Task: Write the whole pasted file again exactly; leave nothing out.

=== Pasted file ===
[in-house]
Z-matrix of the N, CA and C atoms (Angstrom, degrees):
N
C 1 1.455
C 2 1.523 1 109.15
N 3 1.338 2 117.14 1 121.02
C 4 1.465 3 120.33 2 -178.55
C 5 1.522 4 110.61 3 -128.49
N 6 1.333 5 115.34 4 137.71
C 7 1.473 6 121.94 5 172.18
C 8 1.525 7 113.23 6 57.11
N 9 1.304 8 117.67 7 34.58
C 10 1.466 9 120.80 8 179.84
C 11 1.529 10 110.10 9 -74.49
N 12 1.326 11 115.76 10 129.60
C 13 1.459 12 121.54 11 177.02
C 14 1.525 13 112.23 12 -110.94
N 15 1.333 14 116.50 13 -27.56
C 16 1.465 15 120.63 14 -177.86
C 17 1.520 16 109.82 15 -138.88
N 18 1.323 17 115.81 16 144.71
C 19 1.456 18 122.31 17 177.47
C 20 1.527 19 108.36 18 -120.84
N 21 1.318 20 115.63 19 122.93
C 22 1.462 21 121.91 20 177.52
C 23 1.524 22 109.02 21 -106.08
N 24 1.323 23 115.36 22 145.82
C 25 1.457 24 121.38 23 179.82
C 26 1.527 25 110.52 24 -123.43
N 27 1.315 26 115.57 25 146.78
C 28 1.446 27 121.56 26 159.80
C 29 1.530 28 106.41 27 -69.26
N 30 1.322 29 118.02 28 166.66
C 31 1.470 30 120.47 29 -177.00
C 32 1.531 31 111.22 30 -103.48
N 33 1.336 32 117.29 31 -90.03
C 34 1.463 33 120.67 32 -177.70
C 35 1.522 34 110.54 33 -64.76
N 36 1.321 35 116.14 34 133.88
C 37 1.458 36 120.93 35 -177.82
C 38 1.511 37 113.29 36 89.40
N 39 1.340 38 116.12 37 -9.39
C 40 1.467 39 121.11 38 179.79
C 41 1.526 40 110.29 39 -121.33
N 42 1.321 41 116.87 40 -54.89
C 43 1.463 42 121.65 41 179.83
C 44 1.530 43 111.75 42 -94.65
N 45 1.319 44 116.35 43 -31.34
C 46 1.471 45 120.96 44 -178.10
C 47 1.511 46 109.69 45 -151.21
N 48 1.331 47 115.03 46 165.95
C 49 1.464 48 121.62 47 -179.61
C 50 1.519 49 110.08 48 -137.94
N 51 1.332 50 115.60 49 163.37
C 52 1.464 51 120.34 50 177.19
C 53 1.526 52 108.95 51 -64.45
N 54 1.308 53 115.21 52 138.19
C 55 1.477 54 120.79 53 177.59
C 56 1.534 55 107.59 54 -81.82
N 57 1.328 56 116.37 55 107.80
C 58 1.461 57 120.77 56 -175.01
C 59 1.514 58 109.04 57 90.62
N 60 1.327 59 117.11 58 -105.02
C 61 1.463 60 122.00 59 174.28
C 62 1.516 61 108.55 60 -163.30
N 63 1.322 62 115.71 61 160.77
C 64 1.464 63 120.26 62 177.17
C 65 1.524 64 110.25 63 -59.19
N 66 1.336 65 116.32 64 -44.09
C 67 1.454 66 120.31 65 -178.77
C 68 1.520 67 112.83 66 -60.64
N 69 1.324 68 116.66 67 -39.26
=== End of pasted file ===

[in-house]
Z-matrix of the N, CA and C atoms (Angstrom, degrees):
N
C 1 1.455
C 2 1.523 1 109.15
N 3 1.338 2 117.14 1 121.02
C 4 1.465 3 120.33 2 -178.55
C 5 1.522 4 110.61 3 -128.49
N 6 1.333 5 115.34 4 137.71
C 7 1.473 6 121.94 5 172.18
C 8 1.525 7 113.23 6 57.11
N 9 1.304 8 117.67 7 34.58
C 10 1.466 9 120.80 8 179.84
C 11 1.529 10 110.10 9 -74.49
N 12 1.326 11 115.76 10 129.60
C 13 1.459 12 121.54 11 177.02
C 14 1.525 13 112.23 12 -110.94
N 15 1.333 14 116.50 13 -27.56
C 16 1.465 15 120.63 14 -177.86
C 17 1.520 16 109.82 15 -138.88
N 18 1.323 17 115.81 16 144.71
C 19 1.456 18 122.31 17 177.47
C 20 1.527 19 108.36 18 -120.84
N 21 1.318 20 115.63 19 122.93
C 22 1.462 21 121.91 20 177.52
C 23 1.524 22 109.02 21 -106.08
N 24 1.323 23 115.36 22 145.82
C 25 1.457 24 121.38 23 179.82
C 26 1.527 25 110.52 24 -123.43
N 27 1.315 26 115.57 25 146.78
C 28 1.446 27 121.56 26 159.80
C 29 1.530 28 106.41 27 -69.26
N 30 1.322 29 118.02 28 166.66
C 31 1.470 30 120.47 29 -177.00
C 32 1.531 31 111.22 30 -103.48
N 33 1.336 32 117.29 31 -90.03
C 34 1.463 33 120.67 32 -177.70
C 35 1.522 34 110.54 33 -64.76
N 36 1.321 35 116.14 34 133.88
C 37 1.458 36 120.93 35 -177.82
C 38 1.511 37 113.29 36 89.40
N 39 1.340 38 116.12 37 -9.39
C 40 1.467 39 121.11 38 179.79
C 41 1.526 40 110.29 39 -121.33
N 42 1.321 41 116.87 40 -54.89
C 43 1.463 42 121.65 41 179.83
C 44 1.530 43 111.75 42 -94.65
N 45 1.319 44 116.35 43 -31.34
C 46 1.471 45 120.96 44 -178.10
C 47 1.511 46 109.69 45 -151.21
N 48 1.331 47 115.03 46 165.95
C 49 1.464 48 121.62 47 -179.61
C 50 1.519 49 110.08 48 -137.94
N 51 1.332 50 115.60 49 163.37
C 52 1.464 51 120.34 50 177.19
C 53 1.526 52 108.95 51 -64.45
N 54 1.308 53 115.21 52 138.19
C 55 1.477 54 120.79 53 177.59
C 56 1.534 55 107.59 54 -81.82
N 57 1.328 56 116.37 55 107.80
C 58 1.461 57 120.77 56 -175.01
C 59 1.514 58 109.04 57 90.62
N 60 1.327 59 117.11 58 -105.02
C 61 1.463 60 122.00 59 174.28
C 62 1.516 61 108.55 60 -163.30
N 63 1.322 62 115.71 61 160.77
C 64 1.464 63 120.26 62 177.17
C 65 1.524 64 110.25 63 -59.19
N 66 1.336 65 116.32 64 -44.09
C 67 1.454 66 120.31 65 -178.77
C 68 1.520 67 112.83 66 -60.64
N 69 1.324 68 116.66 67 -39.26